Rev. Reggie Stutzman of the Real Life Church. Source: Linkedin.

Even with challenges mounting, churches continue serving

As the Coronavirus continues its spread, Churches in the South Bronx are adjusting to the challenges of providing food and prayer services to their congregations, even as their own finances and futures grow more precarious. 

In mid-March, the New York Archdiocese and most churches in the Bronx shut down all church services at the recommendation of medical experts. But most have continued assisting their communities in a variety of ways.

Services, when held, now must be streamed. “There are no public services,” said Father Gary Lauenstein, who has been at the Immaculate Conception Church for almost a year. “We are able to hold mass over the internet, which a lot of parishes are doing.”

Prayer services are being streamed through online platforms such as Zoom, Facebook Live, and Youtube Live. Still, these streams come with their own challenges.

“Facebook Live is definitely utilized,” said Pastor Reggie Stutzman. “There is more of a challenge with Zoom and there’s definitely a learning curve with everything.” 

There is also a challenge with older members of these churches, who are unsure how to navigate some of these streaming services.  To address this challenge, many churches are making phone calls to their members to check in.

Feeding those in need has continued to be a focus of many churches.  St. Ann’s Church, which has long served as a haven for the entire Mott Haven community, is using a delivery system to bring food to those who need it, to comply with social distancing orders.

Pastor Martha Overall says that so many people have a need for this service that the church will continue to provide it unless ordered by the city to stop.

“People are exhausted and they’re scared. There’s always the worry ‘do we have enough food?’ They’re very aware of what’s happening,” said Pastor Overall. “People need food and a prayer.”

Pastor Martha Overall says that so many people have a need for this service that the church will continue to provide it unless ordered by the city to stop.

“People are exhausted and they’re scared. There’s always the worry ‘do we have enough food?’ They’re very aware of what’s happening,” said Pastor Overall. “People need food and a prayer.”

In Hunts Point, the Real Life Church has been instrumental in aiding families through its Prodigal Center, which has served as a pantry and haven for those in need in Hunts Point for years.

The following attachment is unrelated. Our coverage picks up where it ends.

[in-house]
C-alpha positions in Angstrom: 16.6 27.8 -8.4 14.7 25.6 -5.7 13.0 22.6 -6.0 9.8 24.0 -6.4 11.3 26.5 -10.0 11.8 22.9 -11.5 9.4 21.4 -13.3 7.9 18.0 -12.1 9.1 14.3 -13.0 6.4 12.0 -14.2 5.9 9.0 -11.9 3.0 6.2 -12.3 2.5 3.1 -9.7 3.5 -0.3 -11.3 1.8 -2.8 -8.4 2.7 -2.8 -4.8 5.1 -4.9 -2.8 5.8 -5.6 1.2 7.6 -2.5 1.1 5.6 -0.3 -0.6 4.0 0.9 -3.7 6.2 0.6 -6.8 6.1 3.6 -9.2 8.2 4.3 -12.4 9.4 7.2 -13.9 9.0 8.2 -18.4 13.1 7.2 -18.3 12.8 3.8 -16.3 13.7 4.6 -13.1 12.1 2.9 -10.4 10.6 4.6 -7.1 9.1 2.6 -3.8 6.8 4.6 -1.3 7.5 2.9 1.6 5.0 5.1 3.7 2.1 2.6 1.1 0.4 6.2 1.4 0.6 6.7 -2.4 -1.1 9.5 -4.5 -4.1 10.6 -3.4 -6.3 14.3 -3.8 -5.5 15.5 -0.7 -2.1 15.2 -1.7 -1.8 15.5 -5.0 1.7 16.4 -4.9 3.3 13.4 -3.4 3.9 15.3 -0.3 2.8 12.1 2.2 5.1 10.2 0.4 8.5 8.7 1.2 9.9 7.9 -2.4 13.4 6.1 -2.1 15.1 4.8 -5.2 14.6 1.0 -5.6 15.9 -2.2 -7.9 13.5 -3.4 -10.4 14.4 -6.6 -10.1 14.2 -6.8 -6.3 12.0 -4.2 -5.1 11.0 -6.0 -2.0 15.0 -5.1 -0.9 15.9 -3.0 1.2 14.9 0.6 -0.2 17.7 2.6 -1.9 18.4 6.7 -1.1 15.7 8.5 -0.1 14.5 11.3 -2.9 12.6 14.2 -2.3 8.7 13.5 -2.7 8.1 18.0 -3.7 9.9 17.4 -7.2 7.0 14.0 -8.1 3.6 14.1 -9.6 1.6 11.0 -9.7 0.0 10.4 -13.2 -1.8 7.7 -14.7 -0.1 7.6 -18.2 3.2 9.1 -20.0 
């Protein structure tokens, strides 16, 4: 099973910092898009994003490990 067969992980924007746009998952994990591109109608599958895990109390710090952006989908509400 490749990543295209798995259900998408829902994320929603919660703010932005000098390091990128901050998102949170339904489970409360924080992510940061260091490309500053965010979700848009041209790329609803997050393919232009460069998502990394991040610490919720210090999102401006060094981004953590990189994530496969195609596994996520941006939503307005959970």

“We will keep serving the community of Hunts Point during this time through our pantry, The Prodigal Center,” said Pastor Stutzman.

As deaths mount, a regret of many church leaders is that mourners are unable to gather to honor the dead and comfort each other. The system is currently overwhelmed.

With most funeral parlors closed, the few that are open are inundated with bodies. Pastor Jonathan Rogue of the Damascus Christian Church of Hunts Point said most families do not have the choice of burying their loved ones or even honoring them in joint gatherings.

“It’s difficult, people are having to be cremated so that people don’t have to gather around a wake,” said Pastor Roque. Even as they minister to their communities, many churches are facing an uncertain future because of dwindling finances.

Reverend Roque, who has been with the Damascus Christian Church for 27 years, said the inability to hold in-person services has led to fewer contributions, and that is putting a severe strain on the finances of the church.

“Contributions are the sole source of revenue,” said Reverend Roque. “With people losing their jobs, the last thing they are thinking about in a crisis is making contributions.”

Reverend Roque is concerned with the possible consequences this could have.

“It could close the church. Just being realistic. I am hopeful it won’t, but that’s the challenge that many of our churches are facing today,” he said.

The Damascus Christian Church is not the only church sharing these economic concerns.

“I’m not sure what the future holds for us, to be honest.” said Pastor Stutzman, who has been at the Real Life Church for 10 years.” It is quite the ominous feeling.” 

Despite all the challenges these churches face, there is hope that things will clear up soon and they will be able to resume ministering to their congregations in a more personal and robust fashion.

“I don’t know what the end result will be but we will get through this. It’s a challenging time for sure, but as in everything we trust in the Lord,” said Pastor Stutzman.

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